The chapter 7 trustee successfully avoided the payments to Marathon under the deceptively simple theory that the post-petition payments to Marathon were made from Delco’s cash collateral without the court’s or CapitalSource’s approval, and were thus not authorized under section 363(a). Because the transfers were not authorized, section 549(a) mandated their return.
Marathon raised several failed arguments in its attempt to keep the $1.9 million. First, Marathon argued that the funds were not cash collateral under state UCC law. Specifically, UCC section 9-332(b) provided that transferees take funds from deposit accounts free of a security interest, so long as the transferee did not collude to violate the rights of the secured party. The court disposed of the argument as irrelevant. The issue was not whether CapitalSource had a priority lien over the cash under the UCC, but whether the debtor was permitted to transfer the cash in the first place. Because the debtor clearly did not have the requisite authorization, the transfers to Marathon fell squarely within the prohibitions of section 549(a).
Marathon also argued that a material question of fact existed as to whether the funds it received were identifiable proceeds of CapitalSource’s secured collateral. Marathon suggested that the cash may have come from some other source, but failed to provide sufficient evidence to contravene CapitalSource’s blanket security interest. Although the issue was not addressed in the opinion, it is ironic (and unfortunate for Marathon) that the source of the cash funds in the accounts may very well have come from Delco’s sale of Marathon’s products.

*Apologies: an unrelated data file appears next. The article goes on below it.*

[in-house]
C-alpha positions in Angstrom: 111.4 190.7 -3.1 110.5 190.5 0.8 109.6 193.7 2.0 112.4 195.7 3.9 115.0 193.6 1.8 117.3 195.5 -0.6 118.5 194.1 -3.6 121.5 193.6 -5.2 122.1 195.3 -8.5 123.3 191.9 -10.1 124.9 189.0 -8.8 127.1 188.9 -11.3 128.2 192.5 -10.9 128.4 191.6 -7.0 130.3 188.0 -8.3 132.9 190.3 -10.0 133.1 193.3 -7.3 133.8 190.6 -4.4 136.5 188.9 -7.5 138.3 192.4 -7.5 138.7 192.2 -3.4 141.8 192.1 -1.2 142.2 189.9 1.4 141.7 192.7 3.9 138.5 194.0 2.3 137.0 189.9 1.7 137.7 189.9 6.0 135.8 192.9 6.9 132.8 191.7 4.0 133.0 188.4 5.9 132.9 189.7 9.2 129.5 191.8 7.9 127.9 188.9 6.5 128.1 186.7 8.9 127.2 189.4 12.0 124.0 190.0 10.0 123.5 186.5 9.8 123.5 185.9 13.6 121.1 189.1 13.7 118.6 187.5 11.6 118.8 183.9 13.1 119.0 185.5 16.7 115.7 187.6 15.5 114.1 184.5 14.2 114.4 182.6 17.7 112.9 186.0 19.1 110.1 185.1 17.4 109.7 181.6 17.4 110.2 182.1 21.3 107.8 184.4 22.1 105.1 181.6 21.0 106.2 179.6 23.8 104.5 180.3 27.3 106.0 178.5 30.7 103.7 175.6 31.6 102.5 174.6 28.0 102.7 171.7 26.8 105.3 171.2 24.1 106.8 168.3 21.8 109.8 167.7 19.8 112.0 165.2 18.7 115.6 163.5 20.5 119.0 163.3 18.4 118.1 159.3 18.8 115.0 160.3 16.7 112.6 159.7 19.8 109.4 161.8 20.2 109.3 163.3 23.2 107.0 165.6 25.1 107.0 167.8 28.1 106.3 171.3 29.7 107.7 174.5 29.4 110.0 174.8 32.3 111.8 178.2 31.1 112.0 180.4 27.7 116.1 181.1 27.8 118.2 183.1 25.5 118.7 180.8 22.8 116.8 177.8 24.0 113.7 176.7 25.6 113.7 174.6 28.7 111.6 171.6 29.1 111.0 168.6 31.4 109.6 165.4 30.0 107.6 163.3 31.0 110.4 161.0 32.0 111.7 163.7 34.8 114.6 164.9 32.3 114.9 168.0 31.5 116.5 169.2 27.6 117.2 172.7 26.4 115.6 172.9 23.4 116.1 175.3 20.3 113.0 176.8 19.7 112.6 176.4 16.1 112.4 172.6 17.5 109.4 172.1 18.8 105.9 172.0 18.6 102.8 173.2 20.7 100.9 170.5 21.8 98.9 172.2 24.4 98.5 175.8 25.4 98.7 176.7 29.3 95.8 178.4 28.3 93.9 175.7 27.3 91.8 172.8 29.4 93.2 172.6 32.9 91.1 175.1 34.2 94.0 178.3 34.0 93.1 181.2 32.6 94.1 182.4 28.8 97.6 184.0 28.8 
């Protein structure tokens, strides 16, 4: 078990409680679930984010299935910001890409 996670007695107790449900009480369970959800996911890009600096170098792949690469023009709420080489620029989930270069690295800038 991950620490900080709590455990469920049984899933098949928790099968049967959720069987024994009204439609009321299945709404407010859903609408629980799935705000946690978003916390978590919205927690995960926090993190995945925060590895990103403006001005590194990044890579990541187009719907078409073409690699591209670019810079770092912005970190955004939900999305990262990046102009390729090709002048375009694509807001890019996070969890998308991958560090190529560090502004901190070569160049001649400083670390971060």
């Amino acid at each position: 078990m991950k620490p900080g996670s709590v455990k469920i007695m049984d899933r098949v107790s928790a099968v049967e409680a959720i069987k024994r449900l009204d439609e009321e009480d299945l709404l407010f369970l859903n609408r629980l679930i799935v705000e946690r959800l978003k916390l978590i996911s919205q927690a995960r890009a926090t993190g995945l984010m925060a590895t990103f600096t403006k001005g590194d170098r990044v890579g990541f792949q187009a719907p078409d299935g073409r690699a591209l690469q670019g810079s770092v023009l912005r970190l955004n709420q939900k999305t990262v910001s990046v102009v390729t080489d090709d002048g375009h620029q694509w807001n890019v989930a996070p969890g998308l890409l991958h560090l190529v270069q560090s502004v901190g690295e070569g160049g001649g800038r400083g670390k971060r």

Marathon also argued that, because it had given Delco inventory in exchange for the money, it had given equivalent value, and thus no harm had been done to the bankrupt estate or CapitalSource. The court rejected this argument as well, pointing out that there was no “equivalent value” defense under section 549.
The Circuit Court denied each of Marathon’s arguments, and held that the trustee could avoid and recover the payments made to Marathon.
Creditors and suppliers to debtors-in-possession must be extra cautious about the source of post-petition payments coming from the debtor. Bankruptcy courts typically permit a debtor-in-possession to use its cash and other assets to continue operating. After all, one of the purposes of chapter 11 is to allow a debtor a chance to reorganize its affairs through the continued operations of its businesses. Nevertheless, it is clear that a debtor cannot use cash collateral that is secured by one of its creditors, to pay its suppliers or other creditors, unless the debtor obtains either the secured creditor’s permission or a court order allowing it to do so.
The lesson is quite clear: any party that plans to supply products to a debtor-inpossession should get assurances and should independently investigate whether the debtor is paying from its cash collateral. In Marathon’s case, the fact that CapitalSource had objected to Delco’s request to use its cash collateral, and the fact that CapitalSource had a blanket lien on Delco’s assets, were red flags that warranted extra investigation.